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Cindy Sherman 101 for Writers

Cindy Sherman characters show writers the juicy bits about dark side, intrigue and adventure. Not to mention social commentary. I should have a photo for this. But go with me for a moment. There’s a writing exercise where you go to the museum, pick a painting or photograph and then tell the story you imagine. You could pick a Monet Haystack. Or a Cindy Sherman photo from the recent MOMA Show that kind of blows the doors off of that assignment. As the Economist says,

She’s the ‘Mistress of Self-Effacement.’

Like the shots or not, they tell a story. They are character driven. They succeed in portraying women and stereotypes in an ironic, artsy and iconoclastic voice that makes some shots worth $3.89M. It’s not the cash, of course. It’s the characters.

One of the most flat-footed parts of any characterization is the laundry list of what’s worn.

Looking at a Sherman portrait you know immediately who this woman is. You know from the clothes, the details of the shoes and the scarf, what class she’s from, what part of the country, and what period. And then there are the details of the scene. Something tragic has happened or is about to  happen to these characters. You want to know. Well-chosen details equal well-drawn characters. Here’s a quick interview with Cindy Sherman.

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Beyond character, there’s a story in each portrait. You imagine putting yourself in the mindset of a matinee idol from the 50’s. Or a victim on the side of the road. Or a pin-up with a twist. It’s what writers aspire to every day.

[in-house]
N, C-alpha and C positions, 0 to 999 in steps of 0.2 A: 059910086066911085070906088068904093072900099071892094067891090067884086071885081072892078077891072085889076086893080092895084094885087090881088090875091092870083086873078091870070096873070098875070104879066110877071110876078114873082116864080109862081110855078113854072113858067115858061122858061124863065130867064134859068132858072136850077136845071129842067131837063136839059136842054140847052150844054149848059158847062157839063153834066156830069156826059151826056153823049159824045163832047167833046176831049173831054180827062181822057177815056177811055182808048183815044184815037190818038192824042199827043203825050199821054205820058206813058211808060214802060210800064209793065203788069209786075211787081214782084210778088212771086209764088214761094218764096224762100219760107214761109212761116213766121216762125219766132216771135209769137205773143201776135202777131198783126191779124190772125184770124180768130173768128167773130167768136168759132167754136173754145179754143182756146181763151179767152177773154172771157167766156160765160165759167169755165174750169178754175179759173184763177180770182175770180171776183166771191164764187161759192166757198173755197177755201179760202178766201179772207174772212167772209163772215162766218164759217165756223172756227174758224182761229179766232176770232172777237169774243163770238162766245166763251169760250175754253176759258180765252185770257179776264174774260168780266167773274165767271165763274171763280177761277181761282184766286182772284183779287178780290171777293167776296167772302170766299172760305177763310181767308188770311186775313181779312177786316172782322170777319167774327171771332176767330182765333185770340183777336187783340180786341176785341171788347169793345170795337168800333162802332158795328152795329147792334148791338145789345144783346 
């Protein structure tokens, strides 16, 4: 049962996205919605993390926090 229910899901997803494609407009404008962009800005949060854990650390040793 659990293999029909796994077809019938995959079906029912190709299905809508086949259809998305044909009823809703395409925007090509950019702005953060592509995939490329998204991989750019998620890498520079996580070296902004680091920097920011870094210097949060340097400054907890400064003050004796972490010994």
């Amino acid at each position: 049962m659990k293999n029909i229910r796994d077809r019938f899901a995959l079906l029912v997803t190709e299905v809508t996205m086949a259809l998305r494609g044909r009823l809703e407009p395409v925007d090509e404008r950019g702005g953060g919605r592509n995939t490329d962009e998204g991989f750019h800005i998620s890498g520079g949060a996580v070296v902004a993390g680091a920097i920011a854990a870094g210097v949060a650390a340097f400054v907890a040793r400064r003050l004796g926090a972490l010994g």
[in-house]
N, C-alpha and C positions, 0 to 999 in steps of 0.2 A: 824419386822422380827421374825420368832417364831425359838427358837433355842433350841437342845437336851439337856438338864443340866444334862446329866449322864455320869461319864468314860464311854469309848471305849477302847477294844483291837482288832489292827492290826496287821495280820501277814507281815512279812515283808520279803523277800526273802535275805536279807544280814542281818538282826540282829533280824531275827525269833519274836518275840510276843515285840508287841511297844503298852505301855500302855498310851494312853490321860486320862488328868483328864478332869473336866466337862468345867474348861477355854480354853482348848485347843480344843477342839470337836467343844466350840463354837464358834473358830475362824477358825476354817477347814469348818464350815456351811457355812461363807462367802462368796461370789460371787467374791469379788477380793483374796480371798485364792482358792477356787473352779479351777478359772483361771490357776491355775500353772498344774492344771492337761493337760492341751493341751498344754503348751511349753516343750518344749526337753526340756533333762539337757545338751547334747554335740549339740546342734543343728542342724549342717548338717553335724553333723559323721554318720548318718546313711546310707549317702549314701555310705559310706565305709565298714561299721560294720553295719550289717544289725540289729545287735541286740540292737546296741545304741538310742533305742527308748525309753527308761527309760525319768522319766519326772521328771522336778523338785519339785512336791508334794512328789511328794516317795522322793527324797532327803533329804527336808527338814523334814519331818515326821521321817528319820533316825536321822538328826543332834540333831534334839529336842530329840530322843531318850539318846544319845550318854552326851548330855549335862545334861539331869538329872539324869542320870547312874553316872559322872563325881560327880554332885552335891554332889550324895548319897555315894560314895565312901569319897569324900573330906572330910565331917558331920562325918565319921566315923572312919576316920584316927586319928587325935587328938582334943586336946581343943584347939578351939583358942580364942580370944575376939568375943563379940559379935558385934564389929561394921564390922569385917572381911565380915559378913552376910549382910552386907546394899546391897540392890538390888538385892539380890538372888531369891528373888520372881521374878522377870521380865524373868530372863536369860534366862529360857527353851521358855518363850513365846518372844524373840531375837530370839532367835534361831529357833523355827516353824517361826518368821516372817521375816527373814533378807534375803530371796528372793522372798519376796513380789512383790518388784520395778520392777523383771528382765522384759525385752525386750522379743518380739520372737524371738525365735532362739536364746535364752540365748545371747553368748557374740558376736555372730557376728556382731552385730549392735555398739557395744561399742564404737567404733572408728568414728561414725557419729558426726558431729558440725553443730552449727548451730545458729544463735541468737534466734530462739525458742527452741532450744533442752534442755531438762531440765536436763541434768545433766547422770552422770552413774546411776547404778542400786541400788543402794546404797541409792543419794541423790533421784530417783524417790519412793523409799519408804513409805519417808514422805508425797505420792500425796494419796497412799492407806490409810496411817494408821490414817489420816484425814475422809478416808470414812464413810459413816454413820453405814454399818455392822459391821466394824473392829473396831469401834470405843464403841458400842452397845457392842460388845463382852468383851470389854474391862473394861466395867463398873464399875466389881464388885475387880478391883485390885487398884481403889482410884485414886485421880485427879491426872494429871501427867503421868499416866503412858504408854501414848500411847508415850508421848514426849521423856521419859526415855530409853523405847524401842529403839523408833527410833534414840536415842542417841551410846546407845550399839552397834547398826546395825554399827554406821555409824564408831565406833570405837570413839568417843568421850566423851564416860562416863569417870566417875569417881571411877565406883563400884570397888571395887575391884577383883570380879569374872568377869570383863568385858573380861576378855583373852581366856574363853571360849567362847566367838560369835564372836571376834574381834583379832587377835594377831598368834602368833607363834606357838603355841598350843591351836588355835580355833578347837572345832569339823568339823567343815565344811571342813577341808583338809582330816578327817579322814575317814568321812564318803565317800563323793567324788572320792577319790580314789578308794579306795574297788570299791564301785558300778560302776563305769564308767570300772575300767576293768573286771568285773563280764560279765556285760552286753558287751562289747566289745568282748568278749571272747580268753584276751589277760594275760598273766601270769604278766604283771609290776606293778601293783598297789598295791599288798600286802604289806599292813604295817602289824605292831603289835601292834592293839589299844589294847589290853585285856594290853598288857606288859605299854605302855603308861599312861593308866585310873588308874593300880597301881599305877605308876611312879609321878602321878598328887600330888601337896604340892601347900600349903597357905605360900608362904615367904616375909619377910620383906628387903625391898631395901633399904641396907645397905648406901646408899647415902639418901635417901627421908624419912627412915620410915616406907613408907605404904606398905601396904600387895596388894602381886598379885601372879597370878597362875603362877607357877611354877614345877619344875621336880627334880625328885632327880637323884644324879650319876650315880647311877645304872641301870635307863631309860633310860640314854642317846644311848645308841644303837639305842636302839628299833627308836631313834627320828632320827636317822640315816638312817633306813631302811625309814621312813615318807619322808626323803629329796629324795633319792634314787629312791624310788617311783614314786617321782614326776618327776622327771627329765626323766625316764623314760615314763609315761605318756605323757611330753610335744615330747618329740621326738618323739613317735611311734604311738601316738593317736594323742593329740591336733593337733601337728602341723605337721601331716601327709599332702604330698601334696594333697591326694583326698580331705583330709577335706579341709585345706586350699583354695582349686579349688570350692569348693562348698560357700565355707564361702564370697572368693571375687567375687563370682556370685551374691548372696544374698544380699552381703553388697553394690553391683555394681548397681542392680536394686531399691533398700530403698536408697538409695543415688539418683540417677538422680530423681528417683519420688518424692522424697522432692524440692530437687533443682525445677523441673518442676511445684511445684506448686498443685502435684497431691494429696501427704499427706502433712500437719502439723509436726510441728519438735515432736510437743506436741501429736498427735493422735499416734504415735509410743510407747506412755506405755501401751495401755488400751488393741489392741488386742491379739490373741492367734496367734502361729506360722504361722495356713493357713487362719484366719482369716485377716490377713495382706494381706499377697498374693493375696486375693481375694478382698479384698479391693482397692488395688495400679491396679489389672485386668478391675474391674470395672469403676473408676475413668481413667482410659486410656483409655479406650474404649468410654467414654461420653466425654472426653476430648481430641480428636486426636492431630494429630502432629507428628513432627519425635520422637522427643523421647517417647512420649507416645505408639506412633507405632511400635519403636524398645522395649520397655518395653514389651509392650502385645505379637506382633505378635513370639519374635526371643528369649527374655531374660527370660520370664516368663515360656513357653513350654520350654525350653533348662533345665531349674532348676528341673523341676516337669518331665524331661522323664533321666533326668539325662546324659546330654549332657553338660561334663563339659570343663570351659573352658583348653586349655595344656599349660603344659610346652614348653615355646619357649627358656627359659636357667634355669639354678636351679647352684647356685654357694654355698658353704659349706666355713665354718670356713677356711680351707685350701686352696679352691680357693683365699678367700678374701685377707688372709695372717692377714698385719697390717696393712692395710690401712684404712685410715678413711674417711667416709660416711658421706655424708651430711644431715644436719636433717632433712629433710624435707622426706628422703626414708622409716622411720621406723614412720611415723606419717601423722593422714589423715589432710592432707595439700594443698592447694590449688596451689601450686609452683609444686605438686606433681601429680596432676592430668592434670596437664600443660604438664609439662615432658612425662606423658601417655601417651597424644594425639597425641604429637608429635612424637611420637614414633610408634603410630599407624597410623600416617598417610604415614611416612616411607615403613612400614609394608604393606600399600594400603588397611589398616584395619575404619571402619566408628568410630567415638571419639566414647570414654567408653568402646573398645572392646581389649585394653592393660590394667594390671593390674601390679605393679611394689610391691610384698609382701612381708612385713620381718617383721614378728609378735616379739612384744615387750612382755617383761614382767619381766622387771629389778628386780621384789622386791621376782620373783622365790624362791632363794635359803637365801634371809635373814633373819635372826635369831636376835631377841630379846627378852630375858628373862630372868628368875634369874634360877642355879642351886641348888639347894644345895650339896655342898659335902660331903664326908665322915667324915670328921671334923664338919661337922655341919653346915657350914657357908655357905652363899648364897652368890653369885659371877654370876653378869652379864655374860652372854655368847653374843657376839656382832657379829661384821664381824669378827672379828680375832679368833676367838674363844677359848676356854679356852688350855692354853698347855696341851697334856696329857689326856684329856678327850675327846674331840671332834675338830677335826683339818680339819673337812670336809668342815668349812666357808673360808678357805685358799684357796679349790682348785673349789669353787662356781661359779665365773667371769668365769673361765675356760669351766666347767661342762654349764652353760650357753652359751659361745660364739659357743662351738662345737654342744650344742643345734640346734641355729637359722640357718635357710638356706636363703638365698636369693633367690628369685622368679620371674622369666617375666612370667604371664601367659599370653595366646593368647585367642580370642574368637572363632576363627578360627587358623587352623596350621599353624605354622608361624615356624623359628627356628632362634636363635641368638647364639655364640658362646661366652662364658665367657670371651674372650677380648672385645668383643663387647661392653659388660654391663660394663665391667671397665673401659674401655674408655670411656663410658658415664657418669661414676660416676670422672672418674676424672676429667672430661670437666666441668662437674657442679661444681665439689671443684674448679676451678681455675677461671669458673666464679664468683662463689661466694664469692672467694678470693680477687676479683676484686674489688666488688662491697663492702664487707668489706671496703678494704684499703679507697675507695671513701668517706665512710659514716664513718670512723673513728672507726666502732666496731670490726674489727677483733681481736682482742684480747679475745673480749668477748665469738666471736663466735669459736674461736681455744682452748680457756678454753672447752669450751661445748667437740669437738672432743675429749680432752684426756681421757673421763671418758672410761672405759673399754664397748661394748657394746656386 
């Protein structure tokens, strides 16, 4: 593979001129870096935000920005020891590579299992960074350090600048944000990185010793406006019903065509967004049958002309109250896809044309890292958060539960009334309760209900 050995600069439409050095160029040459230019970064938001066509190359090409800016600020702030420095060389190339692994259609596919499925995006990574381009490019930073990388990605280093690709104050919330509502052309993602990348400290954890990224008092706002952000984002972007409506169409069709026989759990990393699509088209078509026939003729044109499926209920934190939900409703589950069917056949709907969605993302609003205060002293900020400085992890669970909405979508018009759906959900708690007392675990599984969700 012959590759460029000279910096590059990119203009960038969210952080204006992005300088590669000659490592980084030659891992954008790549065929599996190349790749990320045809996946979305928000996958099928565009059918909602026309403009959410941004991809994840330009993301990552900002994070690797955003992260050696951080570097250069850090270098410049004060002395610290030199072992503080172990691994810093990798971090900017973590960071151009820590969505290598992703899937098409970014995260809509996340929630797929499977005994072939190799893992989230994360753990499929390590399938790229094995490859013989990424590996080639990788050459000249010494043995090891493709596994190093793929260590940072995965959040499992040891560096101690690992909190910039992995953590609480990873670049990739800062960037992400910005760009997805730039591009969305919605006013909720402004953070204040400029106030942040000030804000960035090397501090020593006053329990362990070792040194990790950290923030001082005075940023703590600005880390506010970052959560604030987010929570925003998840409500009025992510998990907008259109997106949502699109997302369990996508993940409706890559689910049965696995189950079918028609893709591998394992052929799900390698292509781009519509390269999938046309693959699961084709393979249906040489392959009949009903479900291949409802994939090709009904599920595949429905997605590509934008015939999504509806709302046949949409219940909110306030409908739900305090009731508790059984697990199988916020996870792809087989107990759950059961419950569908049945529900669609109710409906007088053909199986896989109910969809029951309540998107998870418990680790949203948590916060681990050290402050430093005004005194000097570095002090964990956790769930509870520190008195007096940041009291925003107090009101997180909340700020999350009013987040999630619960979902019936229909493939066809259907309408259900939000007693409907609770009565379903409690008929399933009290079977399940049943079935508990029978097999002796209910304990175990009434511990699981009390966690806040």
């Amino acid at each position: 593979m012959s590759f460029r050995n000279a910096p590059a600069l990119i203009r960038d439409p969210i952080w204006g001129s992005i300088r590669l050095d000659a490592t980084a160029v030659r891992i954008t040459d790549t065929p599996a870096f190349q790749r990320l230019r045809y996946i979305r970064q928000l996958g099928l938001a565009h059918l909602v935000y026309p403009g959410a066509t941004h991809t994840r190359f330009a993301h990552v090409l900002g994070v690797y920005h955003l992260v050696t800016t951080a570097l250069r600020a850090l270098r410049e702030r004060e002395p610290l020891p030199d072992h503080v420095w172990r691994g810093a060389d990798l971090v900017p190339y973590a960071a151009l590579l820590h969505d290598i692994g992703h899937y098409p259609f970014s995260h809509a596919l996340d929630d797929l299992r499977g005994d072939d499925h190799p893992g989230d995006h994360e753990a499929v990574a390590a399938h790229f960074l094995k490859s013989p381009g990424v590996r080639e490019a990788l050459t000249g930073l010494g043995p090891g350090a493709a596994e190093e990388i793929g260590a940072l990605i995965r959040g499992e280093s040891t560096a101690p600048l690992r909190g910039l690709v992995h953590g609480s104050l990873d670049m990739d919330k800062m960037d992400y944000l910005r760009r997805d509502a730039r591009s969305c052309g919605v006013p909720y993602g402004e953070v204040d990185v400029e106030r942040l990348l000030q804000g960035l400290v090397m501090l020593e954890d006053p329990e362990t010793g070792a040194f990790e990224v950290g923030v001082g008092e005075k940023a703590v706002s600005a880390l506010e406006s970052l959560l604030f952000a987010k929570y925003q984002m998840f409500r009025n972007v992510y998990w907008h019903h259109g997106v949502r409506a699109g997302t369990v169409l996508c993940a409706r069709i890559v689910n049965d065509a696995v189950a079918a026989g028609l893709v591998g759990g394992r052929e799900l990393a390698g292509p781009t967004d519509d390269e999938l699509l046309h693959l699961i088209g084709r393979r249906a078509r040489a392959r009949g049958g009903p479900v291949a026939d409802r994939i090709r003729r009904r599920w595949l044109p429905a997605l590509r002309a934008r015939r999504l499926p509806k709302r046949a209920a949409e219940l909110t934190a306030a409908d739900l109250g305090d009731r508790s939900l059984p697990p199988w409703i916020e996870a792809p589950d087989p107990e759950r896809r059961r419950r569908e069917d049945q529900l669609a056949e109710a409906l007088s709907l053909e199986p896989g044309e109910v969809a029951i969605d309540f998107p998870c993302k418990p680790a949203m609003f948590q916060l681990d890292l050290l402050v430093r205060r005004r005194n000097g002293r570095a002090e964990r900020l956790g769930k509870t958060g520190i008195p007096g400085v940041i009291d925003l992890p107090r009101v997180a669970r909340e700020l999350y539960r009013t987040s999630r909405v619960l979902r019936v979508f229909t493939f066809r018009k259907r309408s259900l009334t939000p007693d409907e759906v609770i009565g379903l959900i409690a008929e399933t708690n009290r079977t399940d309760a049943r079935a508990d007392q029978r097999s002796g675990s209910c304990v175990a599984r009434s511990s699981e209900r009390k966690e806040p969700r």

Cindy Sherman, to me, is a writer at heart.

She literally puts her self into these portraits. (Note: She is always the model for her portraits; though in the museum I overheard several different couples arguing if it was the same person–most thought it was not!). Beyond the self, she puts her soul into these people, telling stories, kicking social commentary ass, and otherwise making us cringe. Of course, without the well-drawn character we wouldn’t care as much about the story.

But the biggest revelation for me from the MOMA show?

Structure. Because the structure of these prints is what made me keep looking; held my attention beyond the initial, ‘oh, that’s a crazy person in some wild situation.’ There is a definite compositional genius that pulls everything together. There are repeated shapes in the foreground and background. A linear movement from an upper corner that connects to a throughline intersecting the subject and leading the eye there. Not to mention a not so subtle use of shading to push your focus exactly where you’re supposed to look.  Cindy Sherman 101 for writers is as much a reminder of structure as it is about character and story. It’s a great show, and she’s as much a writer without words as anyone I’ve ever seen.

MORE WRITING OBSERVATIONS: Gonzo Journalist Hunter S. Thompson’s style is worth aping online.